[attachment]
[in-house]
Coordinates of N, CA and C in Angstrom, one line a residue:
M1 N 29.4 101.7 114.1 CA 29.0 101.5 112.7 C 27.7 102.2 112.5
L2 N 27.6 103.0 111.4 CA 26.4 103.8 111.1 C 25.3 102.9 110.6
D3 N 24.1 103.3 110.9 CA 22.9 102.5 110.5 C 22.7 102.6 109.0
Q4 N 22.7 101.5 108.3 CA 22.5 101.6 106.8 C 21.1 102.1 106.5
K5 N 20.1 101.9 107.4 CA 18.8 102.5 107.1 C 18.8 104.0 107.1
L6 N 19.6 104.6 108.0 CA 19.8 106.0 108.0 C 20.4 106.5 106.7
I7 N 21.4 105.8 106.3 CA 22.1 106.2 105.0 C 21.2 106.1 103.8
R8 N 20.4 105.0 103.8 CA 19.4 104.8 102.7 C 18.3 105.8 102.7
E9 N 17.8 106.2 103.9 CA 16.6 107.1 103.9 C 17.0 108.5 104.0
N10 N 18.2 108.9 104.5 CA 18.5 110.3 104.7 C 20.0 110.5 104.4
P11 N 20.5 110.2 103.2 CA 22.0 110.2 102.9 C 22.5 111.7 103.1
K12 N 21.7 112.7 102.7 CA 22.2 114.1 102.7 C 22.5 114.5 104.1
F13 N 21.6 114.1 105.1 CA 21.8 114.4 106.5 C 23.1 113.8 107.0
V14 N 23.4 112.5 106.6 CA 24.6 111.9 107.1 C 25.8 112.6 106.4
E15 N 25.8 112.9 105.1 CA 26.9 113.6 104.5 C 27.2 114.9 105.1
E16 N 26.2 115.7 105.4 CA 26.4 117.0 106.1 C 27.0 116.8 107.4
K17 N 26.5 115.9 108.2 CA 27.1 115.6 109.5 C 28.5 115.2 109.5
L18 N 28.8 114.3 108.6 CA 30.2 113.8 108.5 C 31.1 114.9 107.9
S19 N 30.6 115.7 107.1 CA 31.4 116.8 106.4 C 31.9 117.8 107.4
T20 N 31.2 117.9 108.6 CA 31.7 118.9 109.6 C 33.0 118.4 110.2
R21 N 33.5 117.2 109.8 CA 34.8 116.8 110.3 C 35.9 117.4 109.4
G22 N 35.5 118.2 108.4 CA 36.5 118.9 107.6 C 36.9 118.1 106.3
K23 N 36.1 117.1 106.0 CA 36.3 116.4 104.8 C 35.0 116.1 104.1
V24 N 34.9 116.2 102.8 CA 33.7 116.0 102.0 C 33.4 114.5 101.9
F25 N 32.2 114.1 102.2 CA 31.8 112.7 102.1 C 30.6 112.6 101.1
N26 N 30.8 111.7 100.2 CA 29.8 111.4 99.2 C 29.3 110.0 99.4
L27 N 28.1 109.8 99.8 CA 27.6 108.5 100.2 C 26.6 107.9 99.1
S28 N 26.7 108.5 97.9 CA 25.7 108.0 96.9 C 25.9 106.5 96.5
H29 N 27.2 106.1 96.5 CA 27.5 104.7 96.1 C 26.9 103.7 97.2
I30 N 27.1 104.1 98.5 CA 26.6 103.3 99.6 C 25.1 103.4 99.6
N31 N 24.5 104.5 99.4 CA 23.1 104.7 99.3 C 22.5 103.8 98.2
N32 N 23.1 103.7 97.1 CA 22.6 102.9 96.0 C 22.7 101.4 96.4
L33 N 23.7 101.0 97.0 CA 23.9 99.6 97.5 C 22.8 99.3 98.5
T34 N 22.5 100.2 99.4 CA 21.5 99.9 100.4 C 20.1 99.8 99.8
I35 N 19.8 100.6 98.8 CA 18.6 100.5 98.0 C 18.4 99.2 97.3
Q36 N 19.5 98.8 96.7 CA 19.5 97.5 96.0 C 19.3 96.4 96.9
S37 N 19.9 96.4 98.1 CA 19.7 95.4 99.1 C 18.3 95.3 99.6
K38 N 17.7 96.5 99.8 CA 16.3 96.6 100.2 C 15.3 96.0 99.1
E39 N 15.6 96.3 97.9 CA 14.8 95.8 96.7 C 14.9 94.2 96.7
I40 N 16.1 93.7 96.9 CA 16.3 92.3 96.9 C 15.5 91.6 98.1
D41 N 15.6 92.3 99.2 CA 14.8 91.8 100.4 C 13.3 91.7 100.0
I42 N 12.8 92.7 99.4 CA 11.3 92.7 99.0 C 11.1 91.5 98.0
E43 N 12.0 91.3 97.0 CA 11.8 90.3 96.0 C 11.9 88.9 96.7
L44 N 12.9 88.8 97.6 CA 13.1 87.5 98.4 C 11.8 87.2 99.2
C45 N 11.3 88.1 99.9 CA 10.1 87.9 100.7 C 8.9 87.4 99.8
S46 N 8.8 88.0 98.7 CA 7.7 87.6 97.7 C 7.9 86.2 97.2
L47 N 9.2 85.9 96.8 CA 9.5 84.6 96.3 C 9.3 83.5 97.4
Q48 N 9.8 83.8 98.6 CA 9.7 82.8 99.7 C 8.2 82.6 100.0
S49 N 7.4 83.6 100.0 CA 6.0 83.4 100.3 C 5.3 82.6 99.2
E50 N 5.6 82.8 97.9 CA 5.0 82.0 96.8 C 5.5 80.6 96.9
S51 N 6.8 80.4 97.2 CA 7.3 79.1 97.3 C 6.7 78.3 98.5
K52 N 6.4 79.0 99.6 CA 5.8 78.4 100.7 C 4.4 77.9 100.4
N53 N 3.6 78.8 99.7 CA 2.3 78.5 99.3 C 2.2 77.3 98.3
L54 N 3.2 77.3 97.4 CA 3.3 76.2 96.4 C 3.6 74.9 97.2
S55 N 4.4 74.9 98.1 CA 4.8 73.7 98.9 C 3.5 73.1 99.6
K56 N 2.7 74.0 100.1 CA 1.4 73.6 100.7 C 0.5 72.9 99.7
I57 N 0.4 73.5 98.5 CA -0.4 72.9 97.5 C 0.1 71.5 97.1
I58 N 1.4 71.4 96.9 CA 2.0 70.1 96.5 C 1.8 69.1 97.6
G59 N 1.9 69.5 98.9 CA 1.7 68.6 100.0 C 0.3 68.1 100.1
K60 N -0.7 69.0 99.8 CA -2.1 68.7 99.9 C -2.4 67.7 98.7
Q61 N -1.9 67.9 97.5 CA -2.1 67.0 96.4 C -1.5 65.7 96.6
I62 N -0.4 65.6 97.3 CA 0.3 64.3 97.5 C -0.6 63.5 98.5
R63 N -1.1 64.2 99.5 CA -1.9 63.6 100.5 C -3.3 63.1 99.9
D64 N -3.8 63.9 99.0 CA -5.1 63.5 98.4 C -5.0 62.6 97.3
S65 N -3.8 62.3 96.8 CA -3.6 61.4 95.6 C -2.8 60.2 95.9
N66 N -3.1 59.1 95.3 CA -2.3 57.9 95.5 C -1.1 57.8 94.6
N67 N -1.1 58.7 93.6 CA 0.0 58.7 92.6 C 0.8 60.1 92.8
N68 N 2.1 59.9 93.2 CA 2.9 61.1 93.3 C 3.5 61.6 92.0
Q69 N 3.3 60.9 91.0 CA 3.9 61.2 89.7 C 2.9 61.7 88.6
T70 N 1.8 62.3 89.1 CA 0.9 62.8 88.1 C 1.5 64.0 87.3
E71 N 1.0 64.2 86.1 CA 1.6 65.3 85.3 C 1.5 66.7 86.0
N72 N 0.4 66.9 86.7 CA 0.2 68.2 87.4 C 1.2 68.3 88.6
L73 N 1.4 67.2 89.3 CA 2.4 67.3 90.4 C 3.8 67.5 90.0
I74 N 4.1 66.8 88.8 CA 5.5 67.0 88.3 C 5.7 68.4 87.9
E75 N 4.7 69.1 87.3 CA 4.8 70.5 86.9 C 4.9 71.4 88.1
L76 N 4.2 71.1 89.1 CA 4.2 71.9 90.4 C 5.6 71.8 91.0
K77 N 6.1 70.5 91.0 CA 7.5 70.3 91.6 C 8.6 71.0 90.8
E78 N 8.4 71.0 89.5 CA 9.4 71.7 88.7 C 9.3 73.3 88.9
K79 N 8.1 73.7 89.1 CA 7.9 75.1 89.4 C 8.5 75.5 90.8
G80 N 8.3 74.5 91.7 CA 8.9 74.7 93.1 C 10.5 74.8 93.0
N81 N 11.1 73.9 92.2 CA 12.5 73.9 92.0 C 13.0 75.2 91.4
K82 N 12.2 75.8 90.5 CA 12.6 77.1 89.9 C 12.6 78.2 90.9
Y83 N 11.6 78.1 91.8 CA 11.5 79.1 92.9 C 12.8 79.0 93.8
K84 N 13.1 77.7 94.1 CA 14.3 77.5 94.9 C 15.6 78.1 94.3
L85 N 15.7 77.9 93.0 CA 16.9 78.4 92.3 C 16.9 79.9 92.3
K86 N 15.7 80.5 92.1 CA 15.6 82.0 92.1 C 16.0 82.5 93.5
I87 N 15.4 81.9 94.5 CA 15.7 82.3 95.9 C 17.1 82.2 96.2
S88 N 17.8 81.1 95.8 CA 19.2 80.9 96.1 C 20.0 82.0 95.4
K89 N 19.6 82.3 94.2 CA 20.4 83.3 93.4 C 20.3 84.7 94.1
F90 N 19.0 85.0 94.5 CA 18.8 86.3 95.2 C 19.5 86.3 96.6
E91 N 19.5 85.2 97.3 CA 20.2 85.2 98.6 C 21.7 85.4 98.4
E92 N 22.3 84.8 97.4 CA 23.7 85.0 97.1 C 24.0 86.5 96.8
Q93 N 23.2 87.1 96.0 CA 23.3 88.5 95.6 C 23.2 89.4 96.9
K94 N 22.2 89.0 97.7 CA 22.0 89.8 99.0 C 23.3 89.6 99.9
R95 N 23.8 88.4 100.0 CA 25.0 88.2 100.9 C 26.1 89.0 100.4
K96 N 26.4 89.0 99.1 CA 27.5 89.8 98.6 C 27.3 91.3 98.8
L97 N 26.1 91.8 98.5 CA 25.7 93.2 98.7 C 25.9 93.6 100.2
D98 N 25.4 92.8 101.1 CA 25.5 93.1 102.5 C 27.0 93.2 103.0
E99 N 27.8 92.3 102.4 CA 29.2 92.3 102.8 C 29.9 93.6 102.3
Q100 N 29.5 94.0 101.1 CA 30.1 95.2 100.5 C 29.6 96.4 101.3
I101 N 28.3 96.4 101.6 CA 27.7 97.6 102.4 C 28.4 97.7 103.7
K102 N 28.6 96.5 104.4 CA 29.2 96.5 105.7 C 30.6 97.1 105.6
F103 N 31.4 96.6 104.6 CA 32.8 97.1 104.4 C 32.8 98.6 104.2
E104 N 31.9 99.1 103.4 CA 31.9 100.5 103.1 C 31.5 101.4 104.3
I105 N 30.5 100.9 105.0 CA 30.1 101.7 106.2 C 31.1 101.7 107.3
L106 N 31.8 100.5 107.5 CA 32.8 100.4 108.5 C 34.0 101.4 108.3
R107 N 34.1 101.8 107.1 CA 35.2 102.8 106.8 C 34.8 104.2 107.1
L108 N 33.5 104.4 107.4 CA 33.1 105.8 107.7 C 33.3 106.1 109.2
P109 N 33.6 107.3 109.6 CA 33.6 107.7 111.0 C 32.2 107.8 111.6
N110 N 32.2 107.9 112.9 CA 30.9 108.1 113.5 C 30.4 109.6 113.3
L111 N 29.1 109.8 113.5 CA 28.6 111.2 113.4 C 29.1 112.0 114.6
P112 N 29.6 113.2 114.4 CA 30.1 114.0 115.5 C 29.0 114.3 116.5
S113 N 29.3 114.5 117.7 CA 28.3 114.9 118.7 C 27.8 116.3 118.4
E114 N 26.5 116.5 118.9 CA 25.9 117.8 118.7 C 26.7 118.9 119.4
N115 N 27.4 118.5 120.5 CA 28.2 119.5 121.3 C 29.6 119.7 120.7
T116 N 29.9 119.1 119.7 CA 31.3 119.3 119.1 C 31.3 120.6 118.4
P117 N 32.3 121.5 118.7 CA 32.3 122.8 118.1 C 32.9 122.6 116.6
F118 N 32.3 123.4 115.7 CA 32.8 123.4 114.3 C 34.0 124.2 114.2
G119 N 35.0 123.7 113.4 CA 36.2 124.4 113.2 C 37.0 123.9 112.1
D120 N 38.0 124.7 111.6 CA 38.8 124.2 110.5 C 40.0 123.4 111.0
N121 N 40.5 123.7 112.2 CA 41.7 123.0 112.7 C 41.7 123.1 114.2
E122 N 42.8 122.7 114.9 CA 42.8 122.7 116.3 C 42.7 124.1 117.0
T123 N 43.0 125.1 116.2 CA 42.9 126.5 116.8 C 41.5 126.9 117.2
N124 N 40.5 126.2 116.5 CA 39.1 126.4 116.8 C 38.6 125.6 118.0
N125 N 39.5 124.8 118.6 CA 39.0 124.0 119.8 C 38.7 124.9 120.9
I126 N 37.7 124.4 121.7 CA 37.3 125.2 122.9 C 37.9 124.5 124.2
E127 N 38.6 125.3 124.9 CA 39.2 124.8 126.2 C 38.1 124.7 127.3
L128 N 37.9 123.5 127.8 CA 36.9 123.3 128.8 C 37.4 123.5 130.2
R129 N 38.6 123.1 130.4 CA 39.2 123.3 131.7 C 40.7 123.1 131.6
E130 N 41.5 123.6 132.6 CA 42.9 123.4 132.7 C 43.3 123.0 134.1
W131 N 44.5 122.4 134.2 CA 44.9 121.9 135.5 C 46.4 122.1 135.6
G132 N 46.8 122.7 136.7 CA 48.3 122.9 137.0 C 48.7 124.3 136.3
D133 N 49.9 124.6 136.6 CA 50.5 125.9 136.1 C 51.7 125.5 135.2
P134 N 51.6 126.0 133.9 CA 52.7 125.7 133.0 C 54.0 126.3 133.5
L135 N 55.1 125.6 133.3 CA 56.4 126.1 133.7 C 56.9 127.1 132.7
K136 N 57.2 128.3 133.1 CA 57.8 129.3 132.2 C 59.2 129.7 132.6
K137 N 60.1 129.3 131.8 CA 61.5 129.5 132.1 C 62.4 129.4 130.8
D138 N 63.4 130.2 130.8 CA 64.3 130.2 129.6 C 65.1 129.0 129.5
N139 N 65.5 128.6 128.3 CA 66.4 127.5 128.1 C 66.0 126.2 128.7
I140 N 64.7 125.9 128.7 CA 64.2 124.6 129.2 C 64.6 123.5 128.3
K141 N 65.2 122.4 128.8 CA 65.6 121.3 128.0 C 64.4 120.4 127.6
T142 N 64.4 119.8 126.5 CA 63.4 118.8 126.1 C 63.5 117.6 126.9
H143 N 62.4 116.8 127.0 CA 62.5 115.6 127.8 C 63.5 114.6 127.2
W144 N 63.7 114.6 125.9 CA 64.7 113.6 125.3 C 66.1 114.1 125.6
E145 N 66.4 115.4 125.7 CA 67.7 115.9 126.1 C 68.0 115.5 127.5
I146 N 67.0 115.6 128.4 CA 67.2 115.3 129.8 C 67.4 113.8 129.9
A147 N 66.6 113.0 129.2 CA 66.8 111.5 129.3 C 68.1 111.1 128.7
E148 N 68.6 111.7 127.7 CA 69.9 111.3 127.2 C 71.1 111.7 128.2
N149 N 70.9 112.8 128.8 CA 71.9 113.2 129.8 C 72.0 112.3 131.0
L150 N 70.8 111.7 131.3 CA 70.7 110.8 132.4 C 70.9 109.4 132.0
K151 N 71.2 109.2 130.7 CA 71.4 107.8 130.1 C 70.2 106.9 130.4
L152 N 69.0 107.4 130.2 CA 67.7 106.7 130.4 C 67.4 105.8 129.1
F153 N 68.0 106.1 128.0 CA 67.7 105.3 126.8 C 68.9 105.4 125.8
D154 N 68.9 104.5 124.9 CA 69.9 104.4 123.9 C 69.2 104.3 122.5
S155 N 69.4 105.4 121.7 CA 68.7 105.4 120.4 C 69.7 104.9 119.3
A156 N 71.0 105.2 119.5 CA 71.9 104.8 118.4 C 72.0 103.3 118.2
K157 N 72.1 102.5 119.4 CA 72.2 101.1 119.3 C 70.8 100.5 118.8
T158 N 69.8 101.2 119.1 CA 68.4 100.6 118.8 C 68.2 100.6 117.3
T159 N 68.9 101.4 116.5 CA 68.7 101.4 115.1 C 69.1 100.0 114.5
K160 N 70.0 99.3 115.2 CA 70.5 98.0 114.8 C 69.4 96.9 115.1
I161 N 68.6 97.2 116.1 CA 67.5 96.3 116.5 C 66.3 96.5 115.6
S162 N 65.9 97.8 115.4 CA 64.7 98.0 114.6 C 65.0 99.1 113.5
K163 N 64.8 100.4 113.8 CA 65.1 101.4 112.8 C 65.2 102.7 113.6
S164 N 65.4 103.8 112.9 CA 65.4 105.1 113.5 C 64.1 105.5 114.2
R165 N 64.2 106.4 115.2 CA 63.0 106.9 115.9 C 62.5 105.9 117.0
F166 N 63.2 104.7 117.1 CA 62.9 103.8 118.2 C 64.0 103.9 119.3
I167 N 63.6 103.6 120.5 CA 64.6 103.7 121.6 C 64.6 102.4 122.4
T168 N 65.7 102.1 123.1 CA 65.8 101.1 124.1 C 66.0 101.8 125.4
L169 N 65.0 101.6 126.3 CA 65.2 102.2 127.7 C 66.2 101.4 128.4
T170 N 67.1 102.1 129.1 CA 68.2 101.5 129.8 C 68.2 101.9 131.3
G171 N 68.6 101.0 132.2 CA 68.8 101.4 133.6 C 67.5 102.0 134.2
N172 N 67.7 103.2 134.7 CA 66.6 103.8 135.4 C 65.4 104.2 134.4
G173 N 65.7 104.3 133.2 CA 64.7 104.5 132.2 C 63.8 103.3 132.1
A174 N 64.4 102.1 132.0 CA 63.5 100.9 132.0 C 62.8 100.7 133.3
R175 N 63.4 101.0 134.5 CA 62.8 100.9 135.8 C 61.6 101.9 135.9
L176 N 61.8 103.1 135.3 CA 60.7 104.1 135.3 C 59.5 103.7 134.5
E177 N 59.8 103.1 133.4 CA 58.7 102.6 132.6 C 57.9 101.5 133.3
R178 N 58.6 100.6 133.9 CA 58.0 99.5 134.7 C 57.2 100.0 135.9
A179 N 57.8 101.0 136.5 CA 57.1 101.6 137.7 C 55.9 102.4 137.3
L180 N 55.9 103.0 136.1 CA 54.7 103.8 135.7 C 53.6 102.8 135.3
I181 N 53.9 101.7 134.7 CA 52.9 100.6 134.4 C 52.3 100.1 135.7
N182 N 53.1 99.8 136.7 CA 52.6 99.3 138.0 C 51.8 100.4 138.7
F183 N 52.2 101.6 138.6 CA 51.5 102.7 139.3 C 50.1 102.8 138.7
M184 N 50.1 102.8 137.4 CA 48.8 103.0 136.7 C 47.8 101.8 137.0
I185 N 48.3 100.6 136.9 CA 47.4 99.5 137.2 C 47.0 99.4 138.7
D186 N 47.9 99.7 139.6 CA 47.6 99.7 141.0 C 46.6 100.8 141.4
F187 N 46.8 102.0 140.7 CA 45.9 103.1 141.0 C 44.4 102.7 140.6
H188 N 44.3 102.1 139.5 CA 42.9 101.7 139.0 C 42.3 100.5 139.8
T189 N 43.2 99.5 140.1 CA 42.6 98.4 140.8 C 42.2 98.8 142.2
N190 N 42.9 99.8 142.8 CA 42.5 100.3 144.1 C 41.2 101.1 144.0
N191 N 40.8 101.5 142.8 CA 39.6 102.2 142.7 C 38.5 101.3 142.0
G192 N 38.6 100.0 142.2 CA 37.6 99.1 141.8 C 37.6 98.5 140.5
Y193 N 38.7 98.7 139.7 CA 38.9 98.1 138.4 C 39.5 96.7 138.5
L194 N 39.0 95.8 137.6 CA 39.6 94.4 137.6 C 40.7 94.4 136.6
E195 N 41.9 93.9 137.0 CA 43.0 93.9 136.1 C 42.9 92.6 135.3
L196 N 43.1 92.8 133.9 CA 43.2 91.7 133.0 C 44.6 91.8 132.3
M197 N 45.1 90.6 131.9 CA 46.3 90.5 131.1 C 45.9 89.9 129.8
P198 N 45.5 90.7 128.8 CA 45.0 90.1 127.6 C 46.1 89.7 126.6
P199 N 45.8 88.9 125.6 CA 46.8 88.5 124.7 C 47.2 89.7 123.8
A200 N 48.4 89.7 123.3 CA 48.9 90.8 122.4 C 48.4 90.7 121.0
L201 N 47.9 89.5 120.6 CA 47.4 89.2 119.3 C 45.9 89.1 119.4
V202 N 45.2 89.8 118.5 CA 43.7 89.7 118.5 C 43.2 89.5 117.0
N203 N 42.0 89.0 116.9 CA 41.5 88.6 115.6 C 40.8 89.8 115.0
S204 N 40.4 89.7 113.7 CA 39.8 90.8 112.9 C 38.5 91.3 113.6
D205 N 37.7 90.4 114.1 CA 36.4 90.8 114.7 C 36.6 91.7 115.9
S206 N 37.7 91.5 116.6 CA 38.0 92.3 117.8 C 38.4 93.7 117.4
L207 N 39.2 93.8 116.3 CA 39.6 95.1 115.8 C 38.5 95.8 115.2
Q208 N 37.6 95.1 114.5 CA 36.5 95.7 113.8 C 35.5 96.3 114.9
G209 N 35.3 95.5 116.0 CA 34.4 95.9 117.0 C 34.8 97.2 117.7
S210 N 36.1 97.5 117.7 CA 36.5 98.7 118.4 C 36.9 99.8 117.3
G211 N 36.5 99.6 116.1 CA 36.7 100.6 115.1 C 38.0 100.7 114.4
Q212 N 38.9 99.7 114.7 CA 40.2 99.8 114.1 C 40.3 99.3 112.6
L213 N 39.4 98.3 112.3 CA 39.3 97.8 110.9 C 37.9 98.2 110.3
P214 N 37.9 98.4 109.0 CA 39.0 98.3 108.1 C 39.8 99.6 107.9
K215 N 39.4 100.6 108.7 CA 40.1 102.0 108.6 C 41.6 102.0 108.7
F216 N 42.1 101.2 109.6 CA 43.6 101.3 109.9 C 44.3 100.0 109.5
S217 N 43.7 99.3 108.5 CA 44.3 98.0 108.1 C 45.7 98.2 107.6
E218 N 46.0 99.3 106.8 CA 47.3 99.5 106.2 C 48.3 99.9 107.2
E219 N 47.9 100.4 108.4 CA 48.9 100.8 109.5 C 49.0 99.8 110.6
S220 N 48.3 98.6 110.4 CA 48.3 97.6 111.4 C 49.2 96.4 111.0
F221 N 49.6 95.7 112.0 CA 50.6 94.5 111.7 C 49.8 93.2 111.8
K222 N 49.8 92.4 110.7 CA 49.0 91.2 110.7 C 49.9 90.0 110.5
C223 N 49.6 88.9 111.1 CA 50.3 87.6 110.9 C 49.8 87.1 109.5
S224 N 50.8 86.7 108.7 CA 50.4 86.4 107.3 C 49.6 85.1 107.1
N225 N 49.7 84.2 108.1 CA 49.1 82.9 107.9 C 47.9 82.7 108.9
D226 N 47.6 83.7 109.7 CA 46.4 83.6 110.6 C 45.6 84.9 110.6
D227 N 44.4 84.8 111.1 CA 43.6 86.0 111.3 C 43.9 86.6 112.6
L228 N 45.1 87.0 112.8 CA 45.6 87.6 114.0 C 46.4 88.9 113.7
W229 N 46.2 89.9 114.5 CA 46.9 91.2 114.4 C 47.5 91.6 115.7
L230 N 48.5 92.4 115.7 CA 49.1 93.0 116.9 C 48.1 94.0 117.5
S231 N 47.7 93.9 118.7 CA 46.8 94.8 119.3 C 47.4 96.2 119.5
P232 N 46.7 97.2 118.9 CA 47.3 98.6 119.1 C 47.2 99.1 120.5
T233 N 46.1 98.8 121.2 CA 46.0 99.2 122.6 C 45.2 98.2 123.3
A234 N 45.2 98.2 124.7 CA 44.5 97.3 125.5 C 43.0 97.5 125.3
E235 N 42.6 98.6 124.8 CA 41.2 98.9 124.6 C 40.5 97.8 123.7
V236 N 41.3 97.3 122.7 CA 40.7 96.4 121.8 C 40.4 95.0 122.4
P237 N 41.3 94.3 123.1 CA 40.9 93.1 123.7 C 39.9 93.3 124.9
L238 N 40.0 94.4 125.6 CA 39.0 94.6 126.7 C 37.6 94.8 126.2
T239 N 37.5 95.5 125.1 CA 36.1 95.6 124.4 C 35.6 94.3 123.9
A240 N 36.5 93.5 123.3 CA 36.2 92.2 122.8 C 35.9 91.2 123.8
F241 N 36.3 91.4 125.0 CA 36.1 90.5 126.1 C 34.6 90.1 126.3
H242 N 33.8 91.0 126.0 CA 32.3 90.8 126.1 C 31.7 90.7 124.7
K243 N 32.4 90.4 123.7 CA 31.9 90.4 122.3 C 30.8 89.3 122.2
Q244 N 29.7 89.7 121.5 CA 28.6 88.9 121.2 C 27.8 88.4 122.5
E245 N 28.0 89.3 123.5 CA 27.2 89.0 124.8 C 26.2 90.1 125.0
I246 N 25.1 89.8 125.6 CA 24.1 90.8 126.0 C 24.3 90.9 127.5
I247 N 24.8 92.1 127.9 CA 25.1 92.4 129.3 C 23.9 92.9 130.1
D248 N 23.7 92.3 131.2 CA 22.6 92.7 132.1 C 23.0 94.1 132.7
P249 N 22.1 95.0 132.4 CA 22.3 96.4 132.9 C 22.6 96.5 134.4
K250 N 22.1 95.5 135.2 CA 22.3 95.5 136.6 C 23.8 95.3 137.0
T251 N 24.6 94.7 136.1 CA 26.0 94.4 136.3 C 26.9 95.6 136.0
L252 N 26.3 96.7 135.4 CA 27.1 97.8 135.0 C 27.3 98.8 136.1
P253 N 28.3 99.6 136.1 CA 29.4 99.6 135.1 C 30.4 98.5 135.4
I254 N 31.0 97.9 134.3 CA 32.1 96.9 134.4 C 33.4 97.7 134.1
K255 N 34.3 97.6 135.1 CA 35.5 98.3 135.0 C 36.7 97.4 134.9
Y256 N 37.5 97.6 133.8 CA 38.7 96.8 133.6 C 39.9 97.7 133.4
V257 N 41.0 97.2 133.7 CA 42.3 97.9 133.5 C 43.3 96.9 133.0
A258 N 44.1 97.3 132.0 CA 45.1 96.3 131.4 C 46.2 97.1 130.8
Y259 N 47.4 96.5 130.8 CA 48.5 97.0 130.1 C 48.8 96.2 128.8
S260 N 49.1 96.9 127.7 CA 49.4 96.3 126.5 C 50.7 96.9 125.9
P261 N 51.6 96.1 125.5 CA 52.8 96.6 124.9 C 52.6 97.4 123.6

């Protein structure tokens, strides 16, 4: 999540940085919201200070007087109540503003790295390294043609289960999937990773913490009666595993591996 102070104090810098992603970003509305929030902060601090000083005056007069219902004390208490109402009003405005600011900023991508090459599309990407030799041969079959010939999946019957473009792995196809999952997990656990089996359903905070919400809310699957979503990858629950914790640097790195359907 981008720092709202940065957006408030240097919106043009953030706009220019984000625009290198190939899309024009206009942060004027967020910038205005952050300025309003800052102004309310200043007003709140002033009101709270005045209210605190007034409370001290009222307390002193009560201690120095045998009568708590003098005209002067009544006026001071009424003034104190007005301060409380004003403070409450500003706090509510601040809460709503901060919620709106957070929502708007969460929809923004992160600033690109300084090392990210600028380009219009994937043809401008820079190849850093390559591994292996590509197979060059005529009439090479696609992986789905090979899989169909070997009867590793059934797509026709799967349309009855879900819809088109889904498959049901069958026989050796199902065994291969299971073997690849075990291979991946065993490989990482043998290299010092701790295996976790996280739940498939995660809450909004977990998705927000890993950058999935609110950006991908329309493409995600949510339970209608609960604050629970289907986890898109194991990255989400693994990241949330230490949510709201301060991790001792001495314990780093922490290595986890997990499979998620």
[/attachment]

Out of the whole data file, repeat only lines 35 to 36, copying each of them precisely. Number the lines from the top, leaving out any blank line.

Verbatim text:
L33 N 23.7 101.0 97.0 CA 23.9 99.6 97.5 C 22.8 99.3 98.5
T34 N 22.5 100.2 99.4 CA 21.5 99.9 100.4 C 20.1 99.8 99.8